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Aug 7, 2022

Can artificial intelligence become sentient, or smarter than we are

Posted by in categories: ethics, robotics/AI

They call it the holy grail of artificial intelligence research: Building a computer as smart as we are. Some say it could help eradicate poverty and create a more equal society – while others warn that it could become a threat to our very existence. But how far are we from reaching such “artificial general intelligence”? And what happens if machines, at some point, outsmart us?

In this episode of Techtopia, DW Chief Technology Correspondent Janosch Delcker takes a deep dive into the world of AI, meeting a scientist on the quest for human-level intelligence, and digging into the questions awaiting us as humanity inches closer to AGI.

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Aug 4, 2022

Yale-developed technology restores cell, organ function in pigs after death

Posted by in categories: bioengineering, biotech/medical, chemistry, ethics, life extension

Within minutes of the final heartbeat, a cascade of biochemical events triggered by a lack of blood flow, oxygen, and nutrients begins to destroy a body’s cells and organs. But a team of Yale scientists has found that massive and permanent cellular failure doesn’t have to happen so quickly.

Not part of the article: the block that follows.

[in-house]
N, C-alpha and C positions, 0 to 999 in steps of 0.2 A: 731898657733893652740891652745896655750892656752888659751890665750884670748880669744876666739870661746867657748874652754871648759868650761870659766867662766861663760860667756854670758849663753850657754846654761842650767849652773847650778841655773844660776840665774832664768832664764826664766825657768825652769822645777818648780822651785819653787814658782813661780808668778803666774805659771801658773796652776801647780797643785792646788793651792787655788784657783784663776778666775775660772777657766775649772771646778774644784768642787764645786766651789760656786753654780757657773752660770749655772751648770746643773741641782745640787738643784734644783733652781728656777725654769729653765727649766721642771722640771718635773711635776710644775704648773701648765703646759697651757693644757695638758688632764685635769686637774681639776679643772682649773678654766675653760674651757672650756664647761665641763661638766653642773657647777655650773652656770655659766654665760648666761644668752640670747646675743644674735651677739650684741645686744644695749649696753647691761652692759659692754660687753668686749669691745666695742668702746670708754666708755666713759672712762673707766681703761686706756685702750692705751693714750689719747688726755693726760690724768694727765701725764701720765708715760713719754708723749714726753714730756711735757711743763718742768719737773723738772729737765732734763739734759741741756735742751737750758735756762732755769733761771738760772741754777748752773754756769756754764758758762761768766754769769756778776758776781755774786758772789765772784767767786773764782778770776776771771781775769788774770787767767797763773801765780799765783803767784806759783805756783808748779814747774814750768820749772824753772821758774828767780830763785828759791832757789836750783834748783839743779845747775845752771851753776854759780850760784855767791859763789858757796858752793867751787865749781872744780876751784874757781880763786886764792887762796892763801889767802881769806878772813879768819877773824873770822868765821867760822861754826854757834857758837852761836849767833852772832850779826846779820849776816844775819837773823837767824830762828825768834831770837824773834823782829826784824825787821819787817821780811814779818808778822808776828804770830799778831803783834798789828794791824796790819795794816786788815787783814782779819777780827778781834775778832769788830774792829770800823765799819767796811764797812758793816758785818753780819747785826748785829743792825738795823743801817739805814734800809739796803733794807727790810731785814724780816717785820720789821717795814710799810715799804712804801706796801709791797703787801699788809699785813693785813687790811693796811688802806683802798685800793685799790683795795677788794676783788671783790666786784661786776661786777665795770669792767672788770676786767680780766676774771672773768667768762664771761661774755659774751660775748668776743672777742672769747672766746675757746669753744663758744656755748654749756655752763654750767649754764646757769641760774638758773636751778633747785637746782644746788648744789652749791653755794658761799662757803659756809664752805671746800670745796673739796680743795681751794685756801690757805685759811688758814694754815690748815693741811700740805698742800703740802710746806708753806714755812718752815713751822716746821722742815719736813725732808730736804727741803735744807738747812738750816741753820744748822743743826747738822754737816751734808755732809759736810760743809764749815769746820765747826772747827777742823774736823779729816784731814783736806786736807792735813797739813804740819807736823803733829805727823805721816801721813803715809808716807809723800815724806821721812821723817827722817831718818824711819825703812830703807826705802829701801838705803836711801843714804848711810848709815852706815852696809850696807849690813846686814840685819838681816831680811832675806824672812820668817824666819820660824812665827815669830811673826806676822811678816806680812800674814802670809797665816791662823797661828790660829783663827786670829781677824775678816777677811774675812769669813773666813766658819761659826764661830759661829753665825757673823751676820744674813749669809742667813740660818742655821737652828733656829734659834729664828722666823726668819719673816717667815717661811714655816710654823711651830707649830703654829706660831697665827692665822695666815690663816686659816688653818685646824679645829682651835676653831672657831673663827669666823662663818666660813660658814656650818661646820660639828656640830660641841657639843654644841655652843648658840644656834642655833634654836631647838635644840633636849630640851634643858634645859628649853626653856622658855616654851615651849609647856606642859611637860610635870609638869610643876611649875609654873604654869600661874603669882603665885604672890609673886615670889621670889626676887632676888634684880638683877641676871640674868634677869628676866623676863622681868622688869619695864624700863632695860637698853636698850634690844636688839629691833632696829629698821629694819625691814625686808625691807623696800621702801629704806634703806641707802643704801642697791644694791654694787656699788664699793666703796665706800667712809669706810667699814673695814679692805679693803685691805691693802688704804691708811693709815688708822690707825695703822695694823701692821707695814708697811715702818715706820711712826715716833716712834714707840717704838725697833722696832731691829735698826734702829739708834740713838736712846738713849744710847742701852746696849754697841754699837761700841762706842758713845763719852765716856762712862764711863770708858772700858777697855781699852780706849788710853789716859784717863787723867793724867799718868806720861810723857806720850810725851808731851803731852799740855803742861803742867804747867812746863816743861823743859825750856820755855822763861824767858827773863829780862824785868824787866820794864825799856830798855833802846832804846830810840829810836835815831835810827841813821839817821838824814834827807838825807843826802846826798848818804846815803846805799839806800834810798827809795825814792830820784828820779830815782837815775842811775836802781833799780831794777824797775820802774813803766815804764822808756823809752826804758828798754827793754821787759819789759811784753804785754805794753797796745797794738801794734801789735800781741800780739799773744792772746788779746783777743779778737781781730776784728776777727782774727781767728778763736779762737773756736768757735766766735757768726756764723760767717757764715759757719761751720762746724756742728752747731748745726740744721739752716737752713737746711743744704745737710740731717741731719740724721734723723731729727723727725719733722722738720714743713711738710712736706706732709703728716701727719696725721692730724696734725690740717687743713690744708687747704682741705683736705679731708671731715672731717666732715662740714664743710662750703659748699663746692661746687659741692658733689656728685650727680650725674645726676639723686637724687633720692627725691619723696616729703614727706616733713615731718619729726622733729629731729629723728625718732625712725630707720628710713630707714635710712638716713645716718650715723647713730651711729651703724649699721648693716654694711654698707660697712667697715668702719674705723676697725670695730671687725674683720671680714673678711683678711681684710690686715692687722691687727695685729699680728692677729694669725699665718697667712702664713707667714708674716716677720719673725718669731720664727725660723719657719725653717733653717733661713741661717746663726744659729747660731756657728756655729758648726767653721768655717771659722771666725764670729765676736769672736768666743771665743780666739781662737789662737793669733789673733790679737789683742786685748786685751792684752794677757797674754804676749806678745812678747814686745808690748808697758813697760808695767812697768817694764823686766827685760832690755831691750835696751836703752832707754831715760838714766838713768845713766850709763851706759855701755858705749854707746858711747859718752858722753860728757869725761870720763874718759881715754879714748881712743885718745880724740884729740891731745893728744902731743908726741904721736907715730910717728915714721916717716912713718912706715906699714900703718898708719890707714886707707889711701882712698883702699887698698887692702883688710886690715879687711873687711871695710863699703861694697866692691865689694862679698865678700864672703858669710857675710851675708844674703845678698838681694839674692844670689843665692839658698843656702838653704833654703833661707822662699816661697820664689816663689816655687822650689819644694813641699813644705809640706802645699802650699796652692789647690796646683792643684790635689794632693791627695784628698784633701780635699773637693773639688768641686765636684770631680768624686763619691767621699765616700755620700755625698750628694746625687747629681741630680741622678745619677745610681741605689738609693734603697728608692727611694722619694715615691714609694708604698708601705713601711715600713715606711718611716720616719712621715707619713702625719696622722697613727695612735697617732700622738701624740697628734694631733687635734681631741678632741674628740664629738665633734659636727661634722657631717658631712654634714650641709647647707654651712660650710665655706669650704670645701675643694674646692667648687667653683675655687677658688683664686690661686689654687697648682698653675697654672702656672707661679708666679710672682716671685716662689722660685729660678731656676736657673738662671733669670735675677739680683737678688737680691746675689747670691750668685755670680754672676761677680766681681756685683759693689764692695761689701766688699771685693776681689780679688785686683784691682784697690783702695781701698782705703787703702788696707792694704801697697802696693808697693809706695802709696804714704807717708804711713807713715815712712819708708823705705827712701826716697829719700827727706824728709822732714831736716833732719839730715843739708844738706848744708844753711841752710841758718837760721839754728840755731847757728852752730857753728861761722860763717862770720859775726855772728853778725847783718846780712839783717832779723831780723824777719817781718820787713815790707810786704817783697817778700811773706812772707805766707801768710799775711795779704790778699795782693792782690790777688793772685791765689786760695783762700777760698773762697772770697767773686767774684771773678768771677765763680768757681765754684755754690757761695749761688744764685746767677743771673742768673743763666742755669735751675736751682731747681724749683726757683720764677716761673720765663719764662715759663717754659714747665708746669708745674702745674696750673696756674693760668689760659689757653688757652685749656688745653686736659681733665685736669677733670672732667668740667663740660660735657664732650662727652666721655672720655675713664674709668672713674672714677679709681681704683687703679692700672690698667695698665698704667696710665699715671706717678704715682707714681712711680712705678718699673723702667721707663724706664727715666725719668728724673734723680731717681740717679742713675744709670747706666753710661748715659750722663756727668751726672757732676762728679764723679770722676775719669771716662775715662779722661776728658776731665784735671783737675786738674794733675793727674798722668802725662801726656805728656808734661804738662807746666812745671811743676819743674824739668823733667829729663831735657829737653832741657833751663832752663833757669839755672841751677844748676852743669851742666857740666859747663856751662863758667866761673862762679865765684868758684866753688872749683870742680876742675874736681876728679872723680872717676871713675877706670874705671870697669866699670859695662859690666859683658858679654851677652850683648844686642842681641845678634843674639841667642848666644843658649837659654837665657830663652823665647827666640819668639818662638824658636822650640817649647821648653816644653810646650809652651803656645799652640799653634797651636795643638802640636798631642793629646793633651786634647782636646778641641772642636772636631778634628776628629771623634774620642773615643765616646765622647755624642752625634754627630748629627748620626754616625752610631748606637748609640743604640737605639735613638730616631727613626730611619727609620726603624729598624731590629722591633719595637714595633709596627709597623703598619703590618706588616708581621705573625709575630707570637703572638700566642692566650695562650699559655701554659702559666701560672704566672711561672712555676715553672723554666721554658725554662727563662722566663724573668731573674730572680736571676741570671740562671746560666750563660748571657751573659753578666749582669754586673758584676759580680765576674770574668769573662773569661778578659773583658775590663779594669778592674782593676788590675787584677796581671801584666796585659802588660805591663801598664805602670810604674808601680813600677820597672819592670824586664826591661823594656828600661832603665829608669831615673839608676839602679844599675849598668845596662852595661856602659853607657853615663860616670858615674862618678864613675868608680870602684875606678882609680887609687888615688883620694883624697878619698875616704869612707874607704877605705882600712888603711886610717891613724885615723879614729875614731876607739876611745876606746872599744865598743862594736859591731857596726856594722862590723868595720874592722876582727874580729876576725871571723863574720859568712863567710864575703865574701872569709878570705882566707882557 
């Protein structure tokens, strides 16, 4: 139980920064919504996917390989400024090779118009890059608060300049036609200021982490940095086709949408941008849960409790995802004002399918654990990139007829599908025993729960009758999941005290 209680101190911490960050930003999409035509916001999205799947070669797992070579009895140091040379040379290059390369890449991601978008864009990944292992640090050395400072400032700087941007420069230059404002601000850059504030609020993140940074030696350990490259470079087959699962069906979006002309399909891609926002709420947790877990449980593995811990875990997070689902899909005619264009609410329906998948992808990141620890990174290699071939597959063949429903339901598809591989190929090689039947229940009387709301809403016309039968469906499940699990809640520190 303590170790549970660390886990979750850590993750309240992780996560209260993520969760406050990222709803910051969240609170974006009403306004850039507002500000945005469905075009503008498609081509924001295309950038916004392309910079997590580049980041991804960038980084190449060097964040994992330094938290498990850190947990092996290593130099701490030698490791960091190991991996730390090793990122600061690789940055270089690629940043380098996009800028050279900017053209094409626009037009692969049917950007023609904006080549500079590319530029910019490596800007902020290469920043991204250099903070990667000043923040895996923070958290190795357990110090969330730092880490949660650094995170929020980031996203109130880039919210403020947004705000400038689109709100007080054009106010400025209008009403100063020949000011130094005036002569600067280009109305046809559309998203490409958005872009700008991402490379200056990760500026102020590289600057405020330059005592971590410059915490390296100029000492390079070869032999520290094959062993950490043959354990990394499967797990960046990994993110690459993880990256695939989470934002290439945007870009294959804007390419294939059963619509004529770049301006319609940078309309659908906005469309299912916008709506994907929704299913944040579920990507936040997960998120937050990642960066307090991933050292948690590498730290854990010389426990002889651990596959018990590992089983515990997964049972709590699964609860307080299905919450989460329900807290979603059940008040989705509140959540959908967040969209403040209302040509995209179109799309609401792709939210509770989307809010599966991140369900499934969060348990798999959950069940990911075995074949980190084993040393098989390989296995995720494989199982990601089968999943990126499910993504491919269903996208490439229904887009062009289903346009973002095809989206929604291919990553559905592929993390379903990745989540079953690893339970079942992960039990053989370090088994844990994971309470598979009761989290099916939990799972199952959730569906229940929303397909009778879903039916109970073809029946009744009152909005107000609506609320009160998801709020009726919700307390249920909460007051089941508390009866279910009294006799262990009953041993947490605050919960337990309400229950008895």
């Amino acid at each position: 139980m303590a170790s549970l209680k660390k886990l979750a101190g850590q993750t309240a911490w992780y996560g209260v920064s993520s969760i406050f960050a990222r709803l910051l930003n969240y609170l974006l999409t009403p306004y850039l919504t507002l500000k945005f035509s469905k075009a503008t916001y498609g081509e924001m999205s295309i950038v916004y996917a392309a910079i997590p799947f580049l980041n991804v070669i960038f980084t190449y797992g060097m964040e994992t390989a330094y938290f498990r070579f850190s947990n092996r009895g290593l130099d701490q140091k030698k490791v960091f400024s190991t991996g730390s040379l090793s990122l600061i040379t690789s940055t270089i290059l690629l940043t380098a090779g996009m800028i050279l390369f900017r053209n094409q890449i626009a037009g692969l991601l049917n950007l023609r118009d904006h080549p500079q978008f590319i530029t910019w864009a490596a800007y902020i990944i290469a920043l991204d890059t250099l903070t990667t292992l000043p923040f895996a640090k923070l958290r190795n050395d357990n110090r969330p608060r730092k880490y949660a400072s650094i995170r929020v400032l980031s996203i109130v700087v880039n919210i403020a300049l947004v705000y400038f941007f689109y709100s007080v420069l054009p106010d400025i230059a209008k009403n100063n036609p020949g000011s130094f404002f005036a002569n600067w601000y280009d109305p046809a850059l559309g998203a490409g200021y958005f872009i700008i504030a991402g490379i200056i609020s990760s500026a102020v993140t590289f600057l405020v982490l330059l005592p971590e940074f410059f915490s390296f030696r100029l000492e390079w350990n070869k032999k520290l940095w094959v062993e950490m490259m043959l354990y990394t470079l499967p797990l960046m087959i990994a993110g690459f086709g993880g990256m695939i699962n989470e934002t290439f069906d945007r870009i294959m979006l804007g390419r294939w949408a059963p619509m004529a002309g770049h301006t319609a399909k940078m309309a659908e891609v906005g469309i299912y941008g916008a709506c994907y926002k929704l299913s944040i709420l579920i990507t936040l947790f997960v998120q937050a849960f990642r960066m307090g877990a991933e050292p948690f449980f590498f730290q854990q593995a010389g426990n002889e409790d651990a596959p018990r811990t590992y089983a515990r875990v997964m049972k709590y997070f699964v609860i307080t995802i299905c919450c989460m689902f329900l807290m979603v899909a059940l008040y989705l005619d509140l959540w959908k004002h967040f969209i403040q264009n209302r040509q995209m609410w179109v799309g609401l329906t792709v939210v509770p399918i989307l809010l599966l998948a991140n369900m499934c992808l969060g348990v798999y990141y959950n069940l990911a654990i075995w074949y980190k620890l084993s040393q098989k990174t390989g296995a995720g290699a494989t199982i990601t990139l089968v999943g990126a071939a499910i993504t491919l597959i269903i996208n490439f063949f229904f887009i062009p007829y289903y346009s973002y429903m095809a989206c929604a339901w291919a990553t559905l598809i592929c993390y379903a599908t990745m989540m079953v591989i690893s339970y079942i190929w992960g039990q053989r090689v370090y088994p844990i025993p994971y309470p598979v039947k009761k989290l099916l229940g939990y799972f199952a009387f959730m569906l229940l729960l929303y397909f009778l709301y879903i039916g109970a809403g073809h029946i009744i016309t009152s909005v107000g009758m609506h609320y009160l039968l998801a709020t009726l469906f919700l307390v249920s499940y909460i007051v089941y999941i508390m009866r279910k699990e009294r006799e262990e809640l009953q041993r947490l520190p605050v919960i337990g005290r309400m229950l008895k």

The researchers stressed that additional studies are necessary to understand the apparently restored motor functions in the animals, and that rigorous ethical review from other scientists and bioethicists is required.

The experimental protocols for the latest study were approved by Yale’s Institutional Animal Care and Use Committee and guided by an external advisory and ethics committee.

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Aug 2, 2022

Should war robots have “license to kill?”

Posted by in categories: drones, ethics, robotics/AI

War is changing. As drones replace snipers, we must consider the ethics of autonomous weapons making life or death decisions.

Jul 30, 2022

2019 Recap: “Vernor Vinge on the Singularity”— (2 decades ago)

Posted by in categories: Elon Musk, ethics, existential risks, robotics/AI, singularity

By Natasha Vita-More.

Has the technological singularity in 2019 changed since the late 1990s?

As a theoretical concept it has become more recognized. As a potential threat, it is significantly written about and talked about. Because the field of narrow AI is growing and machine learning has found a place in academics and entrepreneurs are investing in the growth of AI, tech leaders have come to the table and voiced their concerns, especially Bill Gates, Elon Musk, and the late Stephen Hawking. The concept of existential risk has taken a central position within the discussions about AI and machine ethicists are prepping their arguments toward a consensus that near-future robots will force us to rethink the exponential advances in the fields of robotics and computer science. Here it is crucial for those leaders in philosophy and ethics to address the concept of what an ethical machine means and the true goal of machine ethics.